If you are a business or an organization that prepare or handle food (grocers, hotels, universities, restaurants, caterers, entertainment venues, theme parks, etc.), consider joining the FRC (Food Recovery Challenge) as either a participant or an endorser. Participants donate leftover food and endorsers promote sustainable food management.

According to Vilsack, 1,500$ of food is left uneaten per year, per family of four in the U.S. By challenging ourselves, we can all reduce that amount in our own homes.

The FDA’s Trans Fats Ban: Public Good vs. Easy Formulations vs. Making Profits

The FDA has given us three years to come up with something other than Trans Fats in food, having taken the GRAS label (‘generally recognized as safe’) from it. This has been a long time coming as partially hydrogenated oils, which make up a significant amount of Trans Fats in foods, has been shown to majorly contribute to the nation’s poor heart health.

Right now, labels can be misleading. Foods can be labeled as zero Trans if they do not exceed a certain amount per serving. This is from the FDA’s press release:

Currently, foods are allowed to be labeled as having “0” grams trans fat if they contain less than 0.5 grams of trans fat per serving, including PHOs, the primary dietary source of artificial trans fat in processed foods.

It is confusing as ‘0’ should mean actually ‘zero’.

But it will be difficult to simply remove Trans Fats entirely at first since many emulsifiers in use today are derived from partially hydrogenated oils (which contains Trans Fats). Also, reformulations by food manufacturers and commercial bakers will take time and money. The object is to create a product that has the same shelf life and flavor as the current product with the Trans Fats, which is not always easy since there are no clear substitutions at times.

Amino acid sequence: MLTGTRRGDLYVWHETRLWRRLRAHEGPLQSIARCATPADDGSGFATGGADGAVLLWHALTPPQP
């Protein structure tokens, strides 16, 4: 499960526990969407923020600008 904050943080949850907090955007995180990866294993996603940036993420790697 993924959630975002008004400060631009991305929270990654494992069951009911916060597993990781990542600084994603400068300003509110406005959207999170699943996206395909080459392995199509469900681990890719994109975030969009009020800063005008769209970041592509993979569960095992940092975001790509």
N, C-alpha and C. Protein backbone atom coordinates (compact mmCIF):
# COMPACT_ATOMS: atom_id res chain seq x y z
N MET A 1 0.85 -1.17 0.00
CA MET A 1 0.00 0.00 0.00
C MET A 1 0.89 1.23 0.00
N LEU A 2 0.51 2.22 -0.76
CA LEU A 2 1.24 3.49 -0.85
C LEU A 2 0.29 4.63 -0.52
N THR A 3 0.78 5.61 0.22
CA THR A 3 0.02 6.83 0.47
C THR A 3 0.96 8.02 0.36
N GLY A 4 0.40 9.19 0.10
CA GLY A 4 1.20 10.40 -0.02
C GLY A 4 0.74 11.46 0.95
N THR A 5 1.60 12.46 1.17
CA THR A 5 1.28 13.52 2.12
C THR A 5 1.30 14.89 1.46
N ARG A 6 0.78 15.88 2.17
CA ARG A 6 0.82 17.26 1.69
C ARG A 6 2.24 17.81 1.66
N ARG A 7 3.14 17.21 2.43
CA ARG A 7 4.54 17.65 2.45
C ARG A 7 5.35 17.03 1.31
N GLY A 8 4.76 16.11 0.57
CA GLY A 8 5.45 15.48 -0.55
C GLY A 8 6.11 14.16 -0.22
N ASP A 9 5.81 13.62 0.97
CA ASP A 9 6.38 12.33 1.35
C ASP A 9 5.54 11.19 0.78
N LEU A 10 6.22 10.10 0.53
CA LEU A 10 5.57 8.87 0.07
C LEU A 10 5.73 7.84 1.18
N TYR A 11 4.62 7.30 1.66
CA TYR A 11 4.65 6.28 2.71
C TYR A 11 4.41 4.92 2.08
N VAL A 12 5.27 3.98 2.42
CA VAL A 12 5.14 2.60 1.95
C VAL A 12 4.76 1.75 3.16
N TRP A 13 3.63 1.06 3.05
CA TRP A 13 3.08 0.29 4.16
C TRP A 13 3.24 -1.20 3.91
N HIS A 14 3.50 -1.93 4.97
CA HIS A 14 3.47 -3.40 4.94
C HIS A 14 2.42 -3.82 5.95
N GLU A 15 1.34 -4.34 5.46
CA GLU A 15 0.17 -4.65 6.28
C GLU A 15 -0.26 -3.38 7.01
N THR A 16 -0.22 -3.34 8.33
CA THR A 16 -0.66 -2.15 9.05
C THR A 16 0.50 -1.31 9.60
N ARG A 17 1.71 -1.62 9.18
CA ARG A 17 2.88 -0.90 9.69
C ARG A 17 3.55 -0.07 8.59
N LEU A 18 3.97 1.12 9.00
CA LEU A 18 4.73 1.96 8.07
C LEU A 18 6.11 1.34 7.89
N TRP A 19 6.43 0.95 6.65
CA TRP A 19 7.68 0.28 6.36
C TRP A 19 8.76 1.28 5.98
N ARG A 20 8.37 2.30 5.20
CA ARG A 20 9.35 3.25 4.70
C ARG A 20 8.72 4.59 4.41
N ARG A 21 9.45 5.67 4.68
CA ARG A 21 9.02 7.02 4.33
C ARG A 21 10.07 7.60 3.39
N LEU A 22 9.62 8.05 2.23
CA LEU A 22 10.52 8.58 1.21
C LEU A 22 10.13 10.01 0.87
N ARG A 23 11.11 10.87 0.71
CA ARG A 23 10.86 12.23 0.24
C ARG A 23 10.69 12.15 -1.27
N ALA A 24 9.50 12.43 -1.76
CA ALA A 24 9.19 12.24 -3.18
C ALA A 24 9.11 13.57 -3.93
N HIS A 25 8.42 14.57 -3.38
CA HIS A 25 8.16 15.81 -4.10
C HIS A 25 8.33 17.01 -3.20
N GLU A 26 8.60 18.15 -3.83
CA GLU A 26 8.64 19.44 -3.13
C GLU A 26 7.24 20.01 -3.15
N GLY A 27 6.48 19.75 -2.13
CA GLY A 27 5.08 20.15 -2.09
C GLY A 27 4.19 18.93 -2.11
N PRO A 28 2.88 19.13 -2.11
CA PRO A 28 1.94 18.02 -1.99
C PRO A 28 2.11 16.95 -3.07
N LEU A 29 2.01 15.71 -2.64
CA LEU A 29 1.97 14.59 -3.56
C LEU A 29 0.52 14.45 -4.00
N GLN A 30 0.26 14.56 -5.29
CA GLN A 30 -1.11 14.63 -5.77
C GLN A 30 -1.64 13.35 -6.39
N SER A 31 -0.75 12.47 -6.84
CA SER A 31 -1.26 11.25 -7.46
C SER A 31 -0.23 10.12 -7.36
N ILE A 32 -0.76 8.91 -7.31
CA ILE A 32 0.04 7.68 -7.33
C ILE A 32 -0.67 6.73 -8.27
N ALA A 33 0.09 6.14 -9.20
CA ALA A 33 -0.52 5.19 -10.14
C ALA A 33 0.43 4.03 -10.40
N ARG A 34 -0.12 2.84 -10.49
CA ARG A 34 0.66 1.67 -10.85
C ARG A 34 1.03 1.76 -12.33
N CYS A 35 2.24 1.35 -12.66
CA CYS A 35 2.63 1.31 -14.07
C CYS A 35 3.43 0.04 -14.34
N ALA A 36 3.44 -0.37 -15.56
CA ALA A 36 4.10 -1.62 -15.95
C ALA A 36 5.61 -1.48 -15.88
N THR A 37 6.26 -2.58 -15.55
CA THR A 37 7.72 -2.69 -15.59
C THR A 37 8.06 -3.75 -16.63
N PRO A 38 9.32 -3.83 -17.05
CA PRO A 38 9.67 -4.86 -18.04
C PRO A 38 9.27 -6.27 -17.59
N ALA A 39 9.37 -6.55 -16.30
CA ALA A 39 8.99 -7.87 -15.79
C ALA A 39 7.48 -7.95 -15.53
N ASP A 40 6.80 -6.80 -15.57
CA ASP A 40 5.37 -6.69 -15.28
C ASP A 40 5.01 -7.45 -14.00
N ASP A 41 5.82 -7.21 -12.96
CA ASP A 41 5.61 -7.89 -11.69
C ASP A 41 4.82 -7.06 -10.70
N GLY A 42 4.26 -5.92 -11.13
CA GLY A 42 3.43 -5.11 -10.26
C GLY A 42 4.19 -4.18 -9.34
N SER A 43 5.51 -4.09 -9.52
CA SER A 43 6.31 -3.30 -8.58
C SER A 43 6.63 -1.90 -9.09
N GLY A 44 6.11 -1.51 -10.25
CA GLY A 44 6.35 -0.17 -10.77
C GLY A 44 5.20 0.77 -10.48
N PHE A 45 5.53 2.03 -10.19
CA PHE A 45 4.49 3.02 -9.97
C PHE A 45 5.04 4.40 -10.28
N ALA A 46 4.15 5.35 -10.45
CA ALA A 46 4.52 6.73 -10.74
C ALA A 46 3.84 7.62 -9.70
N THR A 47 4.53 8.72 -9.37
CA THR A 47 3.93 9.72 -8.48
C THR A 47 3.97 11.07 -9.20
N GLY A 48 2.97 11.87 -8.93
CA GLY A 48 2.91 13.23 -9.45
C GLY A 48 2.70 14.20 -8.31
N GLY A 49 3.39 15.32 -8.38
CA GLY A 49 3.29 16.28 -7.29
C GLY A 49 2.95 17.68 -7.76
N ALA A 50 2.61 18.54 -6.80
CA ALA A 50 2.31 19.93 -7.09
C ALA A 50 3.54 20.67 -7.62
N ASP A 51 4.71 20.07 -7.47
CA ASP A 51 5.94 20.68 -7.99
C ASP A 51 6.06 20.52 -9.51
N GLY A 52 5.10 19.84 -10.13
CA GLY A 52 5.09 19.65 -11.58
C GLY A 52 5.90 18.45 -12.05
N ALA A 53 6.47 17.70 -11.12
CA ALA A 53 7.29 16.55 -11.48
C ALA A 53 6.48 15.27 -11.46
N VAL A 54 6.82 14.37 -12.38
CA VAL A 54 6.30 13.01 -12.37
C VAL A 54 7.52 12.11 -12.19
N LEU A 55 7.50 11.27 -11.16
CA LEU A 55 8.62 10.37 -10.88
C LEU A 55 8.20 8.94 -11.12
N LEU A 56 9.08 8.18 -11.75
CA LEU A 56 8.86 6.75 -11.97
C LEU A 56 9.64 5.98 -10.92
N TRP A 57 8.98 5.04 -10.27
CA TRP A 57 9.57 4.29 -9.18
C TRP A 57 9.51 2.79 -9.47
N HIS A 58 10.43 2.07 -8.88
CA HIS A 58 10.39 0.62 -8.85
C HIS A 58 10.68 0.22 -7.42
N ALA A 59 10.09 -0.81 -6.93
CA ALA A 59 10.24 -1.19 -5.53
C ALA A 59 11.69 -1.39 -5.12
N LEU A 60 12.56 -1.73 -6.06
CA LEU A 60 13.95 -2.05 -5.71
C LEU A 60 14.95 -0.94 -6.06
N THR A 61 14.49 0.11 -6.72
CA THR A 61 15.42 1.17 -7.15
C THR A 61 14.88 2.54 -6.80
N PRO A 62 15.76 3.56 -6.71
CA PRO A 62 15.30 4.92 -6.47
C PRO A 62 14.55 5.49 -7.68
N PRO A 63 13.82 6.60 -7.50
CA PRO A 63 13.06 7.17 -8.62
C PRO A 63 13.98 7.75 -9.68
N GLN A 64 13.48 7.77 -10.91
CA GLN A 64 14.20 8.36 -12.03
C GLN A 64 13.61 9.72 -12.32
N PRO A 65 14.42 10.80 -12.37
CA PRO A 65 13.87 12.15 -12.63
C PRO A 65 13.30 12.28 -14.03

I just posted on the pastry blog how this will affect bakers and food manufacturers, and how a Rabbi puts to rest any notions of placing profits over public health. Link is below.

FDA’s New Trans Fat Ban, the Revocation of GRAS Status, and How It All Affects Bakers – Sometimes Morally.

Significance of The Work Ethic in Restaurants

chef-cooks-USER-mrshrubyOne of the best quotes I’ve read in a long time came from the culinary cues blog from Harvest America Ventures. It was from the article “The Significance of Work Ethic in Restaurants,” written by Paul Sorgule. It detailed how the concept of a work ethic is so vital in the hospitality industry. And, that it is in essence ‘a behavior not a condition.’

For those interested in pursuing a career in the culinary arts, F&B, or hotelierling, this article is an important read. From the article:

Here is the reality check: if a person wants to pursue a career in food operations he or she must understand that the commitment is unique. Yes, other careers do require a strong work ethic, but foodservice is unusual in that the requirement for work typically exceed what one would normally expect. It is what it is and will not likely change. Here is why: we work so that other people can play. This is our charge, this is what is required and is the nature of hospitality. Holidays are busy days in restaurants – there is no getting around it. Dinner happens after 5 p.m. when others are done for the day – this is the time when we gear up for a long night. Weekends are not for foodservice staff – in fact our weekends are typically Monday and Tuesday, if at all. Accept it – this is what we are about. Food positions are not for the weak at heart.

We work so that other people can play. The Back of the House: we are in the service industry. Understand and accept (and embrace) this part of the industry going into it.

Read the full article here:

The Significance of Work Ethic in Restaurants by Paul Sorgule.

Image from MorgueFile, user: mrshruby.